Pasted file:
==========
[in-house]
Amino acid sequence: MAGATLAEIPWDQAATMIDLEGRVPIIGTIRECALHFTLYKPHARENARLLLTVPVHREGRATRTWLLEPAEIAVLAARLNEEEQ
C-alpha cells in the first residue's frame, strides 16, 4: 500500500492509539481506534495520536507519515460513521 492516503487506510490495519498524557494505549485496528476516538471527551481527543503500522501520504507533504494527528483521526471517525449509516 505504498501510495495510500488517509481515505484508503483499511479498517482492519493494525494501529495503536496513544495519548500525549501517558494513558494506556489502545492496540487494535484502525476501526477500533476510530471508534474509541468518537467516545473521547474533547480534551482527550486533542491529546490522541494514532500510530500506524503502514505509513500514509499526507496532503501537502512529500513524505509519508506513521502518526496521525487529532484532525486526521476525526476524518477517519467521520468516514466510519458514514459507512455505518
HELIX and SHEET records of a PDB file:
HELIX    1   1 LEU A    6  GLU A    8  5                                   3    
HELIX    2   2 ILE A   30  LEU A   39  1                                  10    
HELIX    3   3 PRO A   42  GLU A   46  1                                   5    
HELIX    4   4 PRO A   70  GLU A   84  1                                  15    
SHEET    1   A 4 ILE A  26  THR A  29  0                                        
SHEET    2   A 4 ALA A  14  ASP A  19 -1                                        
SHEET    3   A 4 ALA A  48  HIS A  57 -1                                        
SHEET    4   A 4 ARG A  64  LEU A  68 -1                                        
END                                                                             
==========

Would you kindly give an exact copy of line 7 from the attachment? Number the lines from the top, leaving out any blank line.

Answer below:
HELIX    3   3 PRO A   42  GLU A   46  1                                   5    